Upon the recommendation of my airbnb host, Dragan, I spent the afternoon at the Rudolfinium Gallery engaged in Controversies – A Legal and Ethical History of Photography. It was one of the most well-curated and thought-provoking exhibits I’ve been to in a long time. As I entered the first room of photographs, I was given a metal clip. I wasn’t sure what to do with it, then noticed that each photograph in the exhibition had a stack of papers beside it. The history of the photograph and the reason it was included in the exhibit was included in Czech on one side and English on the other. The papers had holes punched in them and stacked neatly on the clip, so that by the end of the exhibition I had my own exhibition memoir. Just another thing that Prague does so right (in addition to ceilings, beer, castles, and heated towel racks).
The first piece in the exhibit highlighted the Portrait of the Count of Cavour by Mayer and Pierson. The photographers discovered that others were reproducing their portrait and took them to court, claiming the other reproductions were fake. Legally, in order for something to be considered fake, the original had to be a work of art. Was photography art? The Parisian courts ruled yes and photography gained the status of art in 1862.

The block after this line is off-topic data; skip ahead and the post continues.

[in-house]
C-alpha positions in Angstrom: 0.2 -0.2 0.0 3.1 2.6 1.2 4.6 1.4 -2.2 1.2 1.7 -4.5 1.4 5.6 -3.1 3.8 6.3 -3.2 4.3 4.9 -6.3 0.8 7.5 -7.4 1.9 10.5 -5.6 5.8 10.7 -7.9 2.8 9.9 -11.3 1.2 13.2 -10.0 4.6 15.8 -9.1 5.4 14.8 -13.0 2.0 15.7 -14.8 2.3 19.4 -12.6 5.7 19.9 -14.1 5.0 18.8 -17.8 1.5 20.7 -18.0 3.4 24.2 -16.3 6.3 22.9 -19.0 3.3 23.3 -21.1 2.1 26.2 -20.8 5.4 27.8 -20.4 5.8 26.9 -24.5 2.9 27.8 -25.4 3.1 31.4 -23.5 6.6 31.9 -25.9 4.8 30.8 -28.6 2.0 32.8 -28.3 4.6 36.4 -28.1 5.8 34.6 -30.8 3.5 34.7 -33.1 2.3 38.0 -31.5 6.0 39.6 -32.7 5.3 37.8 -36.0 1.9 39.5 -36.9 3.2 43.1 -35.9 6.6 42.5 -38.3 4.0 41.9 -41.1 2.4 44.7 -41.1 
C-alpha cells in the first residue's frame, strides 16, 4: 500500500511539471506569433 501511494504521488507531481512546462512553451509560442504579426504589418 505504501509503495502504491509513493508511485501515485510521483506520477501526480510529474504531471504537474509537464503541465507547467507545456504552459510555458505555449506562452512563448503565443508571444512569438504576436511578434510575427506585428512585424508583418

From there, the exhibit focused on what is considered art, particularly around socially controversial topics (i.e. child nudity, nudity in general, alternative lifestyles); when subjects should be compensated for being photographed; what constitutes plagiarism in use of photographs or ideas; and the use of photographs for propaganda.
The last point, using photographs to further propaganda, particularly resonated with me. Images move me. I see a picture and a lasting impression is made. What then, when the image isn’t representing what it claims?
The most impressive example of this was the photo taken by Robert Maass in Timisoara, Romania. I remember when this photo was published, and feeling naively horrified that such brutality continued to occur in the world. The photo was meant to convey the atrocities that took place during the dictatorship of Ceausescu. Later it was learned that leaders of the revolt had staged the photo session, and the man crying over the woman and baby in the mass grave wasn’t related to either. The woman was purported to have died of cirrhosis, and the baby (not hers), of SIDS.
Over a hundred photographs later, I was exiting the museum, still pondering the questions raised by the exhibit, and feeling simply in awe of seeing original prints of iconic photographs.